• Mortality was reduced with corticosteroids (22% vs. 11%, p=0.01, NNT 9)
  • Three pre-specific subgroups based on PaO2:FiO2 ratio (mild > 350, moderate 250-350, severe 75-250) suggested that corticosteroid benefit was demonstrated only in those with moderate-to-severe disease (roughly PaO2 < 70 on room air)
  • At 84 days, corticosteroids were associated with a higher risk of herpes reactivation (26% vs. 15%, p=0.04, NNH 9) and oral thrush (53% vs. 41%, p<0.10)


Adjunctive corticosteroids in patients with AIDS and pneumocystis pneumonia improved mortality and respiratory failure among patients with moderate-to-severe pneumonia, although steroid therapy increased the risk of herpes reactivation and oral thrush.

See the paper here


Bracken I

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  • Included 330 patients with acute spinal cord trauma with motor or sensory loss presenting within 48 hours from injury (very long enrollment period)
  • Randomized patients to low or high dose methylprednisolone x 10 days. Low dose was 100 mg IV loading dose, then 25 mg IV Q6h. High dose was 10 times the dose (1000 mg load, 250 mg IV Q6h)
  • Motor, pinprick, and light sensation were tested at 6 weeks, 6 months, and 1 year.
    • There were no differences in any neurologic findings at any of the specified time periods
  • High dose group had higher incidence of wound infections (9.3% vs. 2.6%, NNH 15)


High dose methylprednisolone did not improve neurologic outcomes compared to low dose methylprednisolone in patients with spinal cord injury presenting within 48 hours. High dose was associated with more wound infections.

See the paper here


Bracken II

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  • Included 487 patients with spinal cord injury within 12 hours
  • Excluded nerve root or cauda equina only and gunshot wounds
  • Randomized patients to methylprednisolone 30 mg/kg bolus (over 15 min, then 45 min pause), then 5.4 mg/kg/hr x 23 hrs, naloxone infusion, or placebo
    • Primary endpoint (motor, sensory, and pinprick sensation at 6 weeks and 6 months) was improved in patients receiving methylprednisolone vs. placebo, but only if study drug was initiated within 8 hours of injury (a pre-specified subgroup analysis)
  • Naloxone showed no difference in clinical outcomes compared to placebo
  • Wound infections (7.1% vs. 3.6%, NNH 29) and GI bleeding (4.5% vs. 3.0%, NNH 67) were more common with methylprednisolone than placebo
  • One criticism of the study is that motor/sensory function was quantified using a numerical scale for each muscle group. This endpoint does not describe functional outcome, quality of life, or ability to perform specific activities (such as unassisted walking)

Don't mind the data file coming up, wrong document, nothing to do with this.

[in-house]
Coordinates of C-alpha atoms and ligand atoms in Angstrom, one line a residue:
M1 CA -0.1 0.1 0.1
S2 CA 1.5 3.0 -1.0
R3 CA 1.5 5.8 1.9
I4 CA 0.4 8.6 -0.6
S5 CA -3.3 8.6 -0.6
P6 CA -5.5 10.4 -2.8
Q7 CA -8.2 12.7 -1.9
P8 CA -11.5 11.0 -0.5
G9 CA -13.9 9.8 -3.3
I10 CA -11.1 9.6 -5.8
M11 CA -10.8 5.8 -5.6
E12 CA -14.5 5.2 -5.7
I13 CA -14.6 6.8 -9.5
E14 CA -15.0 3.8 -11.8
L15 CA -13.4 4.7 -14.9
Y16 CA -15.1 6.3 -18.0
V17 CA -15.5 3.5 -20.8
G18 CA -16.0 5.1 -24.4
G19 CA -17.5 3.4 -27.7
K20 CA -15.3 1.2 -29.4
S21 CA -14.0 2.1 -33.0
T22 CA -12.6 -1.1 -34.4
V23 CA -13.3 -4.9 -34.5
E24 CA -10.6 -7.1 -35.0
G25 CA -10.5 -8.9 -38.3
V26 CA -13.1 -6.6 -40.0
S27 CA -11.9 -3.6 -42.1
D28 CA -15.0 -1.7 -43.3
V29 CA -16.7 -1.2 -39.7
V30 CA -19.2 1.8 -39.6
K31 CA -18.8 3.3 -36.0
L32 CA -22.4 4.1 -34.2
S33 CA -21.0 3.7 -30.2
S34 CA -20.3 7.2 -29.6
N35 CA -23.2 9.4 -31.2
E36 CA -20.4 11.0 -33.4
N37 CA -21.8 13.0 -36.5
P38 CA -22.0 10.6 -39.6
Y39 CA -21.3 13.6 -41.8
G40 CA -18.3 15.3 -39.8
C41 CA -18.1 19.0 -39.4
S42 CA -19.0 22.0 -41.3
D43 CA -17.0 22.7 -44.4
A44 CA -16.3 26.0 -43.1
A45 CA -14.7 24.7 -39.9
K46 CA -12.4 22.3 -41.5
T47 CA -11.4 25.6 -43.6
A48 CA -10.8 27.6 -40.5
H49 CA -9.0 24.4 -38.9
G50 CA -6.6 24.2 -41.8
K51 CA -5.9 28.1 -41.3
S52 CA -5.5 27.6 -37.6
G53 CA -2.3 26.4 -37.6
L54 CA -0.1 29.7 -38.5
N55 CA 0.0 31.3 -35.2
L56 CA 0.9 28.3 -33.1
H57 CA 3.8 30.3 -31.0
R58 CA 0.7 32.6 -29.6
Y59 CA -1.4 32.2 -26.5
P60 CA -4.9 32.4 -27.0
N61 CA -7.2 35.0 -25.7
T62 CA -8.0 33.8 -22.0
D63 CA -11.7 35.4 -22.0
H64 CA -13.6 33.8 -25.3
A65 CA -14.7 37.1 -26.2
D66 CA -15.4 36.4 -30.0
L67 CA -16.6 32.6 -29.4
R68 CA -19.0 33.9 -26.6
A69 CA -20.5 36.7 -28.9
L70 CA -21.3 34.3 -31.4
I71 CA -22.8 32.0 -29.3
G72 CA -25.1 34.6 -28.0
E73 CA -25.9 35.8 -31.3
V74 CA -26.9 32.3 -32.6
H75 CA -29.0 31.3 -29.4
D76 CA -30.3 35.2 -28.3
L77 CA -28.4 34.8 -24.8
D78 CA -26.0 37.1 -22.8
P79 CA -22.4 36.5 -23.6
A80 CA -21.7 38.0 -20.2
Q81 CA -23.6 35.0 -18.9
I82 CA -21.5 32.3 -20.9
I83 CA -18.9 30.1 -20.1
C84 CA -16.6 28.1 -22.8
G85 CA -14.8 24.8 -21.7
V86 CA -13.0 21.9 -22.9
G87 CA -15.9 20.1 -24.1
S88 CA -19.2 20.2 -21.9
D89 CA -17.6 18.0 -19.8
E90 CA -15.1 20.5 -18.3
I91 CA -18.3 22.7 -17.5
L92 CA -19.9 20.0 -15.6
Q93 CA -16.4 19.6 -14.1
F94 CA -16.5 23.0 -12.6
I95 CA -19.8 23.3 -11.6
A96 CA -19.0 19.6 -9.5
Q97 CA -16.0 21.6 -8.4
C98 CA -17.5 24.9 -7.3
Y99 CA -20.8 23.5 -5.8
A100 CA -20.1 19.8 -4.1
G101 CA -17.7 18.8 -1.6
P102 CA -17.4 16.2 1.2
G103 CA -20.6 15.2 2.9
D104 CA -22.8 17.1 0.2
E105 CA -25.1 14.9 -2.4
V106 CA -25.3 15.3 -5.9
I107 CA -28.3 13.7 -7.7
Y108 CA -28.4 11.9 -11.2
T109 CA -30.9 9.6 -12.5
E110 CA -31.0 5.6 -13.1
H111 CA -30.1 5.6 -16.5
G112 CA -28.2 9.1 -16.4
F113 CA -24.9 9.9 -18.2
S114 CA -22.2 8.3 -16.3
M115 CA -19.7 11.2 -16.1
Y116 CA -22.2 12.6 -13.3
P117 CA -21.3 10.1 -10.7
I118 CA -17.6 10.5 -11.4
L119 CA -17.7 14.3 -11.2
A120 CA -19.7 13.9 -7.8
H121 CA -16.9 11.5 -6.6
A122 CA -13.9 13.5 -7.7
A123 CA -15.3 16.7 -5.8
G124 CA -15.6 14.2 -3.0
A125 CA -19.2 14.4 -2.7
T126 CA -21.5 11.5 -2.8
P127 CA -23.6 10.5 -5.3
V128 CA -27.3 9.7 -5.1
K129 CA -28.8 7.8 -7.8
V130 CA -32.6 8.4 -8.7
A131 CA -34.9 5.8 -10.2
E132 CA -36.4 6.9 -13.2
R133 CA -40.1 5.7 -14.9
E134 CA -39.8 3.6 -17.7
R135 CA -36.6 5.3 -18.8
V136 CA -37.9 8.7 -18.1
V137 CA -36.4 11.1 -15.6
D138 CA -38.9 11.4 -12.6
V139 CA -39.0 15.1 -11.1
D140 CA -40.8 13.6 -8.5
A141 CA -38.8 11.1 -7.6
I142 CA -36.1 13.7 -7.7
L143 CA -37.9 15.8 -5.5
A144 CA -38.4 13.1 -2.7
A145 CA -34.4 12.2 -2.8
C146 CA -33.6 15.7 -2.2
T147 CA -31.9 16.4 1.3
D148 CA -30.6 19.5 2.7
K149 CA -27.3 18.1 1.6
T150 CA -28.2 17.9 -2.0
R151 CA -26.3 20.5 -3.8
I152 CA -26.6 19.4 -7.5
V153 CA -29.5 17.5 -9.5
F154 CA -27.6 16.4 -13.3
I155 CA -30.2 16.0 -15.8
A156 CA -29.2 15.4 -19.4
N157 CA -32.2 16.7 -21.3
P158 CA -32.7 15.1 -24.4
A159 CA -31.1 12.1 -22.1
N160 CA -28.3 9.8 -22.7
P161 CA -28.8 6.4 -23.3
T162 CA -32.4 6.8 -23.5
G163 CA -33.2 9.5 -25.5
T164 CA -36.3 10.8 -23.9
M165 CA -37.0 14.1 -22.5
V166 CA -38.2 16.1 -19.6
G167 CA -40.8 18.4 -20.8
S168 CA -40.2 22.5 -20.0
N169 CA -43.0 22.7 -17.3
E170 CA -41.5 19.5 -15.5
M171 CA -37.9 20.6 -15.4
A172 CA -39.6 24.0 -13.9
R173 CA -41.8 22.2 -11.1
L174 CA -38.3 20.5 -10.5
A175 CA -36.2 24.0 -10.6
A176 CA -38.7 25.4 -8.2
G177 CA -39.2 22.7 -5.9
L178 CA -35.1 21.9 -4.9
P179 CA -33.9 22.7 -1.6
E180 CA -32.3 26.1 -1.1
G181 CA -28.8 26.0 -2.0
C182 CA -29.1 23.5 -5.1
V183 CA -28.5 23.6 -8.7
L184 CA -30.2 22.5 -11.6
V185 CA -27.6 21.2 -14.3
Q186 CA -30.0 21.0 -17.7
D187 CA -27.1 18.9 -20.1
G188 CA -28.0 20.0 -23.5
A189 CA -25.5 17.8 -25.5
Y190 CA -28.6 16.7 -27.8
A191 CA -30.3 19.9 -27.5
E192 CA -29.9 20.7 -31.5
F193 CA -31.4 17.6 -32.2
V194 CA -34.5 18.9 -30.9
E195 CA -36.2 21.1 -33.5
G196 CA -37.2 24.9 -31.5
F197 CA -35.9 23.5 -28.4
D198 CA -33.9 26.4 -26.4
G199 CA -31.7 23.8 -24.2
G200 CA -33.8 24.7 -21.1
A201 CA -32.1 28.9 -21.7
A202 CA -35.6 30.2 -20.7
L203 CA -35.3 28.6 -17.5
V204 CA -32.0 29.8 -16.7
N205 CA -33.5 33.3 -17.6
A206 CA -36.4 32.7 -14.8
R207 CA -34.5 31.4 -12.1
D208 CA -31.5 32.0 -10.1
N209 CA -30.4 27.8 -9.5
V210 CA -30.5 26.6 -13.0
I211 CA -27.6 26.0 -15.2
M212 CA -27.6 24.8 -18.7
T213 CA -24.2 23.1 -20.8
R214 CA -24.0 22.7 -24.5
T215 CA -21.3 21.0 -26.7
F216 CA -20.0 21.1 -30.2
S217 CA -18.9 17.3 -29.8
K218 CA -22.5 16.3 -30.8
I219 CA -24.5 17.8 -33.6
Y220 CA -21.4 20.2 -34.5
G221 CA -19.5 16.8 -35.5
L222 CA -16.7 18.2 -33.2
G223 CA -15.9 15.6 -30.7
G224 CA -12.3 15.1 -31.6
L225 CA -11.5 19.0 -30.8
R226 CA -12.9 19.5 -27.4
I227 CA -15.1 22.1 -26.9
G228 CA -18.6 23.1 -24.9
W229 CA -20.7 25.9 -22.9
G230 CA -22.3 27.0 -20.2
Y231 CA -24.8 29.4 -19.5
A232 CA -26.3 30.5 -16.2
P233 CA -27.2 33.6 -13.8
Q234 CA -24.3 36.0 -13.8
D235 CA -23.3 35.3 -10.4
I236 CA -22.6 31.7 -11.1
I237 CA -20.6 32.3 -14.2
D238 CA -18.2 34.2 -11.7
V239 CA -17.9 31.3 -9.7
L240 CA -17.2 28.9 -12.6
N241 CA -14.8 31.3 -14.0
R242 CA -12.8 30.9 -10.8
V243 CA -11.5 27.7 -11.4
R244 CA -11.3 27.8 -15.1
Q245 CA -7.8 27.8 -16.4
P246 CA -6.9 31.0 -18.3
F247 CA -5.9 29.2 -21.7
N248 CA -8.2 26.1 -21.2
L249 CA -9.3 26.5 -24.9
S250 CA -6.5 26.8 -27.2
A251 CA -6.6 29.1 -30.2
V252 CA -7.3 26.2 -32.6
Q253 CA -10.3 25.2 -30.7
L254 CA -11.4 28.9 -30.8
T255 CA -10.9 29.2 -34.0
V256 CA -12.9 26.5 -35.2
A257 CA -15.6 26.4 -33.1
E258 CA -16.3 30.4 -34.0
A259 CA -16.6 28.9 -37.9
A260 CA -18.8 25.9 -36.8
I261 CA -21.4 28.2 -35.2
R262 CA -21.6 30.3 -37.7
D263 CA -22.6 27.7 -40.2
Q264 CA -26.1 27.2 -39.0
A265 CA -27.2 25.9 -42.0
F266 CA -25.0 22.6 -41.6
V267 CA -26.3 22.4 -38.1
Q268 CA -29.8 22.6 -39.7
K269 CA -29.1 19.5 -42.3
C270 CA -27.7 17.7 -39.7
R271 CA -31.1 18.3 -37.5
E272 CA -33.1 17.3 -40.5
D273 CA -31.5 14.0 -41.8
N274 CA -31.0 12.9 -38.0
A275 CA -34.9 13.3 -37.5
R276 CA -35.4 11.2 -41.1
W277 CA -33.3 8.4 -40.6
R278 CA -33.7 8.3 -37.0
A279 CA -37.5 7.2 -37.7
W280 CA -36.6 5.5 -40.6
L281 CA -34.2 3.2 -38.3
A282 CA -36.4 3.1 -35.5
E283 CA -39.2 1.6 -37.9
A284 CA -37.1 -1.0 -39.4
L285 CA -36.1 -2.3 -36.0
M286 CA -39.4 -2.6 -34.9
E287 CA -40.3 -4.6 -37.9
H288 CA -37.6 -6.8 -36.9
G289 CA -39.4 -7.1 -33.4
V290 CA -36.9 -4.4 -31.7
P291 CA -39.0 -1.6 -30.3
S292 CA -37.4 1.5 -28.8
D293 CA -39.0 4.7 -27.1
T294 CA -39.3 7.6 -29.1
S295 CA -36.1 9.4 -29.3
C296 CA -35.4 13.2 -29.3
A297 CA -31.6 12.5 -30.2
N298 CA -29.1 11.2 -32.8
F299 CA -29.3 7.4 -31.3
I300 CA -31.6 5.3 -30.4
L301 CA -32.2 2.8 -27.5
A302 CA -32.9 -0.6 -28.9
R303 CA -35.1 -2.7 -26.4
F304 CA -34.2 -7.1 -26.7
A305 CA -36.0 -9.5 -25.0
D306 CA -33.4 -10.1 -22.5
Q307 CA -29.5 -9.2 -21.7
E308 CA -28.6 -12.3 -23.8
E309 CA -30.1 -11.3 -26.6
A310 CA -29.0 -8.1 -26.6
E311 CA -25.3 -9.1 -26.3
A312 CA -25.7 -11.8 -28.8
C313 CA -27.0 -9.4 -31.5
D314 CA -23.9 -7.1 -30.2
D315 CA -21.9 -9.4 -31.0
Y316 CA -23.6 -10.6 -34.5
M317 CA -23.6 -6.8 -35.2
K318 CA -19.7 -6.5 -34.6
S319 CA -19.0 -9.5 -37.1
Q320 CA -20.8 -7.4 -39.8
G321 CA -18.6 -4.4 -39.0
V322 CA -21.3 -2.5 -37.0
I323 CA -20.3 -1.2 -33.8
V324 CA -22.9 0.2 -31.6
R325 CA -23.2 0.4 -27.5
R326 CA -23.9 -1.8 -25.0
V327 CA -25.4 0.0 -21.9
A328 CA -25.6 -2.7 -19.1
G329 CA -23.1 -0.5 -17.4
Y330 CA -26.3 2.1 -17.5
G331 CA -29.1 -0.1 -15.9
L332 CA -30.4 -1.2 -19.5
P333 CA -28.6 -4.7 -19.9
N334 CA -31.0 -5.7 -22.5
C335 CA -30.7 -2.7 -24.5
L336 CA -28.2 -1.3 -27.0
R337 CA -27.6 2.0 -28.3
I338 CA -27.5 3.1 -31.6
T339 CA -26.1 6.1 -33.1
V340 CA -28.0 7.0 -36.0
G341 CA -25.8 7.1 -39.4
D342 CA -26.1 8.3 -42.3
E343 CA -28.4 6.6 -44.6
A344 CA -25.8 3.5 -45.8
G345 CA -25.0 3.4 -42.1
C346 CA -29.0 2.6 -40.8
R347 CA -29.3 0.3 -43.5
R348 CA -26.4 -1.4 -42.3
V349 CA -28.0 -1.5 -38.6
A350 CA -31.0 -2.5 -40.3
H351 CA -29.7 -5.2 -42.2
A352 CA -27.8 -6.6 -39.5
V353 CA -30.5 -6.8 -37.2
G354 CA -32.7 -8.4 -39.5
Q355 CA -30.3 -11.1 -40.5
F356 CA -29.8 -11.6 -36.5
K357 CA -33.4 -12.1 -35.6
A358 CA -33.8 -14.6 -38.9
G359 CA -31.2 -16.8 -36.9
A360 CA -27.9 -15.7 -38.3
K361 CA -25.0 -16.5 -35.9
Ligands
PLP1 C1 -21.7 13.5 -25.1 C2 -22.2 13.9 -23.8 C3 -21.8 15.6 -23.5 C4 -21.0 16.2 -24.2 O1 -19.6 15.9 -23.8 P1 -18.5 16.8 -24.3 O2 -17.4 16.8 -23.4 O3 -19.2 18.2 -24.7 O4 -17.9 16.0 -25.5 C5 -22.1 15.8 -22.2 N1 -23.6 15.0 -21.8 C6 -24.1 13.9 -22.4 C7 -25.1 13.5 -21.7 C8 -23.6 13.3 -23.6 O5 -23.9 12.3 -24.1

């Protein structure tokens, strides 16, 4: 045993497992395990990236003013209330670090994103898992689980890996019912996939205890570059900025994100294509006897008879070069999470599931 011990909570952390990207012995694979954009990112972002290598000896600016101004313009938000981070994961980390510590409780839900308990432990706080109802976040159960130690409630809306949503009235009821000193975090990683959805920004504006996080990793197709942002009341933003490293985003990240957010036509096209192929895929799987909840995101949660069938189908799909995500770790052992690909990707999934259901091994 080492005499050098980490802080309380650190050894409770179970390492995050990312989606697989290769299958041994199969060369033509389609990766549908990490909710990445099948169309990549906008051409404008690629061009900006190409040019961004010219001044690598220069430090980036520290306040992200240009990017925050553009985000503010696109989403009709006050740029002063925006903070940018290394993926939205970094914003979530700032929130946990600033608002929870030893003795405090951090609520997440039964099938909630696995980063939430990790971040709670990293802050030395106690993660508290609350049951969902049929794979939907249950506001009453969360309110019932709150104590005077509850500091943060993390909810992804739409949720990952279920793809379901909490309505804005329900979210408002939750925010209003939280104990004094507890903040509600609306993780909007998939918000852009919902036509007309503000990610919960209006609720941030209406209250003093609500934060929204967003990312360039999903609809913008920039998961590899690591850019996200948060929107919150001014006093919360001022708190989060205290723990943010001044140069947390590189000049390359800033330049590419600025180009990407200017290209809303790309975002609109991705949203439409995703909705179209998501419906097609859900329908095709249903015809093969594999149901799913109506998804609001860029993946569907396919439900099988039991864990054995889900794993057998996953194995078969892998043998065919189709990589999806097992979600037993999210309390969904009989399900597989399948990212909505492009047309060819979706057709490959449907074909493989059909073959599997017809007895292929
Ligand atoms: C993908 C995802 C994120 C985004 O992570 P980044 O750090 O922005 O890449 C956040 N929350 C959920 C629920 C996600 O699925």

• For comparison, NASCIS I uses a lower dose of methylprednisolone (1000 mg bolus vs. 30 mg/kg [2400 mg for 80 kg patient]) and had a longer window of inclusion (48 hrs vs. 12 hrs)


In patients with spinal cord injury, methylprednisolone improved motor and sensory function if initiated within 8 hours of initial trauma. Patients receiving methylprednisolone may be at higher risk for wound infections and GI bleeding.

See the paper here


Bracken III

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  • Included 499 patients with acute spinal cord injury presenting within 6 hours of initial trauma (and able to receive study drug within 8 hrs)
  • Excluded patients > 109 kg (concern for fluid overload), gunshot wounds
  • Randomized patients to 24-hour methylprednisolone, 48-hour methylprednisolone, or tirilizad (lipid peroxidase inhibitor). All patients received 20-40 mg/kg methylprednisolone bolus
  • Methylprednisolone infusion dose was the same as NASCIS II (5.4 mg/kg/hr)
    • Primary endpoint (motor function at 6 weeks and 6 months) was equivalent for patients receiving 24 and 48 hours of methylprednisolone
  • Pre-specified subgroup showed no difference if methylprednisolone was initiated within 3 hours of injury, but if injury occurred 3-8 hours prior to starting treatment, 48-hours of methylprednisolone demonstrated improvement in 6-week and 6-month motor function versus 24-hours
  • Functional improvement measure (FIM), a measure of independence and quality of life, was better at 6-month (but not at 6-weeks) for patients receiving 48-hour methylprednisolone versus 24-hour. Improvement in FIM was driven by greater ability to perform self-care, sphincter tone, and higher mobility. Locomotion did not show an improvement.